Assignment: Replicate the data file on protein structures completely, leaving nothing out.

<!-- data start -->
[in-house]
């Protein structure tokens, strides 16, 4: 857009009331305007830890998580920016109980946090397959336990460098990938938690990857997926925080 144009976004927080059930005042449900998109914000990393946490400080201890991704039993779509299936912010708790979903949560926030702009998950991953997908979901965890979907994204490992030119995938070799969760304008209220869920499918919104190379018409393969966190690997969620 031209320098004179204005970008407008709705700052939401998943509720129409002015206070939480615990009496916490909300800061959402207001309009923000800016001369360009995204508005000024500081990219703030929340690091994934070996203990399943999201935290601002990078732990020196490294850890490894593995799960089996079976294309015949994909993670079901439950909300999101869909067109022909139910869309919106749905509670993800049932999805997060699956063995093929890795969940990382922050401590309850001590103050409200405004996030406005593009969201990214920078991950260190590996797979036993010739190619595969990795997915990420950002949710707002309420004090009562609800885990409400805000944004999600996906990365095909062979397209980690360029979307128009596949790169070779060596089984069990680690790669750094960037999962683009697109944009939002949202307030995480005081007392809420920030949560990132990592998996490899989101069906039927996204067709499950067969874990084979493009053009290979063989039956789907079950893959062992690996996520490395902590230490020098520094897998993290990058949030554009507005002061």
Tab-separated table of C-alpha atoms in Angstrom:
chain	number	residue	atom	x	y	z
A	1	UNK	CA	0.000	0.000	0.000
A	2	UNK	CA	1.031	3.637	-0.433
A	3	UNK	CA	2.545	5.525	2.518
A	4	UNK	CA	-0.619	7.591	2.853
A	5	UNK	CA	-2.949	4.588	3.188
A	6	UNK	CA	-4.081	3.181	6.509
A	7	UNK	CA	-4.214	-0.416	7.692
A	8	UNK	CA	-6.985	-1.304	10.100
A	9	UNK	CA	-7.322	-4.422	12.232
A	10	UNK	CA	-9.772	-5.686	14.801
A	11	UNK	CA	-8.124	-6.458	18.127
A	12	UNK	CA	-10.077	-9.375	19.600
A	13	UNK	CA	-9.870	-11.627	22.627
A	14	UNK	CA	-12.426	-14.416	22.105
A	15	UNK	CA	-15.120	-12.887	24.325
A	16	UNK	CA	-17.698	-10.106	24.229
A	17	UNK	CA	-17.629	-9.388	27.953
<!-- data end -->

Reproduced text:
[in-house]
């Protein structure tokens, strides 16, 4: 857009009331305007830890998580920016109980946090397959336990460098990938938690990857997926925080 144009976004927080059930005042449900998109914000990393946490400080201890991704039993779509299936912010708790979903949560926030702009998950991953997908979901965890979907994204490992030119995938070799969760304008209220869920499918919104190379018409393969966190690997969620 031209320098004179204005970008407008709705700052939401998943509720129409002015206070939480615990009496916490909300800061959402207001309009923000800016001369360009995204508005000024500081990219703030929340690091994934070996203990399943999201935290601002990078732990020196490294850890490894593995799960089996079976294309015949994909993670079901439950909300999101869909067109022909139910869309919106749905509670993800049932999805997060699956063995093929890795969940990382922050401590309850001590103050409200405004996030406005593009969201990214920078991950260190590996797979036993010739190619595969990795997915990420950002949710707002309420004090009562609800885990409400805000944004999600996906990365095909062979397209980690360029979307128009596949790169070779060596089984069990680690790669750094960037999962683009697109944009939002949202307030995480005081007392809420920030949560990132990592998996490899989101069906039927996204067709499950067969874990084979493009053009290979063989039956789907079950893959062992690996996520490395902590230490020098520094897998993290990058949030554009507005002061």
Tab-separated table of C-alpha atoms in Angstrom:
chain	number	residue	atom	x	y	z
A	1	UNK	CA	0.000	0.000	0.000
A	2	UNK	CA	1.031	3.637	-0.433
A	3	UNK	CA	2.545	5.525	2.518
A	4	UNK	CA	-0.619	7.591	2.853
A	5	UNK	CA	-2.949	4.588	3.188
A	6	UNK	CA	-4.081	3.181	6.509
A	7	UNK	CA	-4.214	-0.416	7.692
A	8	UNK	CA	-6.985	-1.304	10.100
A	9	UNK	CA	-7.322	-4.422	12.232
A	10	UNK	CA	-9.772	-5.686	14.801
A	11	UNK	CA	-8.124	-6.458	18.127
A	12	UNK	CA	-10.077	-9.375	19.600
A	13	UNK	CA	-9.870	-11.627	22.627
A	14	UNK	CA	-12.426	-14.416	22.105
A	15	UNK	CA	-15.120	-12.887	24.325
A	16	UNK	CA	-17.698	-10.106	24.229
A	17	UNK	CA	-17.629	-9.388	27.953